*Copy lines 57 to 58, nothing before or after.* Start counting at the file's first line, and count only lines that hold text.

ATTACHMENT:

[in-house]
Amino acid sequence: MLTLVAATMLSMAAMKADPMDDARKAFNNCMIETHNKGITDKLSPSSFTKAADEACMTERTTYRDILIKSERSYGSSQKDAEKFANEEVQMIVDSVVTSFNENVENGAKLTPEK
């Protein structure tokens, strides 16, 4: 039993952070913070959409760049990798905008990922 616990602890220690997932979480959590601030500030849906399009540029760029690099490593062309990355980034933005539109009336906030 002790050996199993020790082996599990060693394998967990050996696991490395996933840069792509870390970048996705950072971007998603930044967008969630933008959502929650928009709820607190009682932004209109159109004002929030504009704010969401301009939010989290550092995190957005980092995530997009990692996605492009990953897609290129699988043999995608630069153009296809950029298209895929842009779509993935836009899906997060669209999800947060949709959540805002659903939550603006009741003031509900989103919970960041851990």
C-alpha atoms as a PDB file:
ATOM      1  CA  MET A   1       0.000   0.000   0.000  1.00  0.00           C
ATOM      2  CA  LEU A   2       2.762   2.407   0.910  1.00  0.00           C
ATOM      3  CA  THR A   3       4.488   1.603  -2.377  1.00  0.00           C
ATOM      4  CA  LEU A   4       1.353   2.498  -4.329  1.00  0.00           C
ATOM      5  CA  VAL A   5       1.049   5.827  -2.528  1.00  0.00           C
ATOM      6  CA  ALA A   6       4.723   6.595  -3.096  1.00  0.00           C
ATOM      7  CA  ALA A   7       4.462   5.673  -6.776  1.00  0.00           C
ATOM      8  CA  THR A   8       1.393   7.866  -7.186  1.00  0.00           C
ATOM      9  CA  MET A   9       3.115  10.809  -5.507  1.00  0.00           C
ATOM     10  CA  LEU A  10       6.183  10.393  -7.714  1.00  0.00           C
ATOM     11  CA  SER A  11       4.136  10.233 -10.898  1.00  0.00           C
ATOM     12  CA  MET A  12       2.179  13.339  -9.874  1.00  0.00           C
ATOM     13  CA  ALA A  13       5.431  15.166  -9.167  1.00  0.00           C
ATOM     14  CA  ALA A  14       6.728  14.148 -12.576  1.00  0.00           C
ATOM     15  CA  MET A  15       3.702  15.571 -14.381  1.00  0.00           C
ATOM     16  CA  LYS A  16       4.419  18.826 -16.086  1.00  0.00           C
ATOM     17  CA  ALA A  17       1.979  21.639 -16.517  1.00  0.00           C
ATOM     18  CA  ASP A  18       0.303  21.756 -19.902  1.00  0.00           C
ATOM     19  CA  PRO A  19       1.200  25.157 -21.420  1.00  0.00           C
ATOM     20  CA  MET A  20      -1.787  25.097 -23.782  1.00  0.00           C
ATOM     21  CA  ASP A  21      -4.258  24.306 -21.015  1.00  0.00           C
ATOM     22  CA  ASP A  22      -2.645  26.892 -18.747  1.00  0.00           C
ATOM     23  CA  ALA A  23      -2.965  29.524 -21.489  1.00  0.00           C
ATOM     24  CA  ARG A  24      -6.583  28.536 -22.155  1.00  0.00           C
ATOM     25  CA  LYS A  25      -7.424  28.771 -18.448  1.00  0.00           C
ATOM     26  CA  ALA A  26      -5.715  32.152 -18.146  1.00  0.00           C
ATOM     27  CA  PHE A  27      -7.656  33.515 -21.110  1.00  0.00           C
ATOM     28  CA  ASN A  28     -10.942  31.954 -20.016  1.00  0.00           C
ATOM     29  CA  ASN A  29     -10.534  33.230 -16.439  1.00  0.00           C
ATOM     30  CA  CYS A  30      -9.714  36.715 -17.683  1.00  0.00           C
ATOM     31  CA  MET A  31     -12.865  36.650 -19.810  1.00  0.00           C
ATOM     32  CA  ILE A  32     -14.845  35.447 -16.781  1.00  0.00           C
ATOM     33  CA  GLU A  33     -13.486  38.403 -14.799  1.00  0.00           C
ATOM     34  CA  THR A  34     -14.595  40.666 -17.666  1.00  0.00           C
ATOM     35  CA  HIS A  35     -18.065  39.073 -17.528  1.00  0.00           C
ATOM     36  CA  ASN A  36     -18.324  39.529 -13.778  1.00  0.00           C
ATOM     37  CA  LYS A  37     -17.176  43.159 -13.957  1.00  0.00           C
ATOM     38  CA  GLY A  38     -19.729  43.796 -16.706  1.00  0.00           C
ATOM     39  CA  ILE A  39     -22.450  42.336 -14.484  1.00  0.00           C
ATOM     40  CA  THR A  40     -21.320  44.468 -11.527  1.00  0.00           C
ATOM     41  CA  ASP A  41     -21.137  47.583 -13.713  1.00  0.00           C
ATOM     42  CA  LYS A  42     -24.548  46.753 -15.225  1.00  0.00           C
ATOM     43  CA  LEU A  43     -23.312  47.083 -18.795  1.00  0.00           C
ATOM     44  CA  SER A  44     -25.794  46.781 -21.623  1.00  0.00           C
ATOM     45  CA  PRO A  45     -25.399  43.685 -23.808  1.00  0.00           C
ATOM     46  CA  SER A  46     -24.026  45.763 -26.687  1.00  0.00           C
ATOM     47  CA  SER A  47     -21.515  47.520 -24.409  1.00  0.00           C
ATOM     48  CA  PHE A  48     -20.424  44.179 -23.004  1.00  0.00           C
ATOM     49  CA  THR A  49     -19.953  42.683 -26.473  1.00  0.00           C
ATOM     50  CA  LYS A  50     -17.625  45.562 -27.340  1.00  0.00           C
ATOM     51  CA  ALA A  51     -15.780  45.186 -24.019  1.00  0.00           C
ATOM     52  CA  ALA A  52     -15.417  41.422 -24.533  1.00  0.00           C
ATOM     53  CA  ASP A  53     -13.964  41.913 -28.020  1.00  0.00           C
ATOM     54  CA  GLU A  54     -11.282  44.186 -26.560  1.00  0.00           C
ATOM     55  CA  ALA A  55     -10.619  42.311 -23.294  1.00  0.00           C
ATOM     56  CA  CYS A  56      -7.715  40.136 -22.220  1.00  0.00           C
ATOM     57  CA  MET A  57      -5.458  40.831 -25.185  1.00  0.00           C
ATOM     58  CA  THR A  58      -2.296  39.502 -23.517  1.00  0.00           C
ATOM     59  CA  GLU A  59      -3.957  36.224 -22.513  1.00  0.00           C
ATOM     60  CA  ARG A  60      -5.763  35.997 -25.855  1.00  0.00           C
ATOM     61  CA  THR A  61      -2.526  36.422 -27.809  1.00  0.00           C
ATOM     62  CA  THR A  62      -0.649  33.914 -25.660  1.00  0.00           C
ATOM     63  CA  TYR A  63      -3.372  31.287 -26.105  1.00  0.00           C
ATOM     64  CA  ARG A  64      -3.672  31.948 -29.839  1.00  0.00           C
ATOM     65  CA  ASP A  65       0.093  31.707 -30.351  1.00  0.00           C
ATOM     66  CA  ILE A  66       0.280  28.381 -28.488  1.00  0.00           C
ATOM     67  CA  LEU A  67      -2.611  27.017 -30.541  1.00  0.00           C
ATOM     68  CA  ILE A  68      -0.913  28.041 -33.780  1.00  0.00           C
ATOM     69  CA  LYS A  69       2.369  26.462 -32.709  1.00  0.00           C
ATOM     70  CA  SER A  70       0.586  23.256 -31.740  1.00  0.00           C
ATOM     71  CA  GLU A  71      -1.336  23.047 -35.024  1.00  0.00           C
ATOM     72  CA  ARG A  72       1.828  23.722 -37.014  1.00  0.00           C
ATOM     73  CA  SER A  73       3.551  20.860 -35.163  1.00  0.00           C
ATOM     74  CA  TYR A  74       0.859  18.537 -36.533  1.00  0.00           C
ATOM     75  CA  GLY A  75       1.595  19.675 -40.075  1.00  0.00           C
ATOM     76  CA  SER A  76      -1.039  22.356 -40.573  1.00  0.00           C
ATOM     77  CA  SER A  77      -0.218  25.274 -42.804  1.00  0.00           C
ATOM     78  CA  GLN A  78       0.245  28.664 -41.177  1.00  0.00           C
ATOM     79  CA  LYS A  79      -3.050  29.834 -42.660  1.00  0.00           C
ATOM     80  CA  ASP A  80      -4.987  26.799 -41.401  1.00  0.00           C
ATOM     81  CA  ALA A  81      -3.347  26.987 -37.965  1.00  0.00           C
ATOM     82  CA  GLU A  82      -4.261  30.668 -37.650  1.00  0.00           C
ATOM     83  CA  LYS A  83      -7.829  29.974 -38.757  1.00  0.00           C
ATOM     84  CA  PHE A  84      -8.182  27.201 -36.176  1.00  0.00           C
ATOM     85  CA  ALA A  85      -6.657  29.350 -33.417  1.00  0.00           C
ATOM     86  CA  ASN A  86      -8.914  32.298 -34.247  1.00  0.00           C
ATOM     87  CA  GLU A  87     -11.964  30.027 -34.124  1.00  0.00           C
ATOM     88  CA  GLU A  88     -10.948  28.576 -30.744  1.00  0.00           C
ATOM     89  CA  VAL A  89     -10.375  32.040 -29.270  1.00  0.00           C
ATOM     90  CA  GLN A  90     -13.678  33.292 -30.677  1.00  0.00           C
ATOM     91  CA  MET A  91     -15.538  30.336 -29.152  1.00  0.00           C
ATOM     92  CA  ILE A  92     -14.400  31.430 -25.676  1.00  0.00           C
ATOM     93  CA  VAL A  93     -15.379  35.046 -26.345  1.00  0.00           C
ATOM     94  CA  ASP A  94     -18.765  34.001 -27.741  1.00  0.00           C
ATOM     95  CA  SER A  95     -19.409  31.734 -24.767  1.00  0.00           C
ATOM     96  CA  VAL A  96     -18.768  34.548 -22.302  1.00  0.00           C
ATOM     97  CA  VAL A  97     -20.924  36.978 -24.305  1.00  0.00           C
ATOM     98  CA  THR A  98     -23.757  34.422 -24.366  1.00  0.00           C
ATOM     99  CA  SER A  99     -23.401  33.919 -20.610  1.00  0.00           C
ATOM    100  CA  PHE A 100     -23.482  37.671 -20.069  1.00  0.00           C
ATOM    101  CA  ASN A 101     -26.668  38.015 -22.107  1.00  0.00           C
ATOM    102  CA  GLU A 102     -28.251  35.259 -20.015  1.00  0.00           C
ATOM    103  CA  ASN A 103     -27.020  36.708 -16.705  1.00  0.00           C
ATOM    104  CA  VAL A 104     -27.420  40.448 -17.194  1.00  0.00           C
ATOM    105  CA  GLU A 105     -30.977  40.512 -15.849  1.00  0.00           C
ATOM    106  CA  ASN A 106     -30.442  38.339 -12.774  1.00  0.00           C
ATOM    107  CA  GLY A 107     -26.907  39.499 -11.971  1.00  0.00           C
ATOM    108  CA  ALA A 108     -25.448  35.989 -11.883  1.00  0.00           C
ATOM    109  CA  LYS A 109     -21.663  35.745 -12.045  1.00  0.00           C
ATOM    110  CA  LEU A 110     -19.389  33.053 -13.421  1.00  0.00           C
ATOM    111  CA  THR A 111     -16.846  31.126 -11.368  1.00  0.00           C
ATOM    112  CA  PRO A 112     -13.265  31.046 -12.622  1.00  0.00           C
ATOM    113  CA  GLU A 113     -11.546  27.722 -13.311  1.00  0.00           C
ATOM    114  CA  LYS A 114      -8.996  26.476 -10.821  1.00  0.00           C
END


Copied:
ATOM     53  CA  ASP A  53     -13.964  41.913 -28.020  1.00  0.00           C
ATOM     54  CA  GLU A  54     -11.282  44.186 -26.560  1.00  0.00           C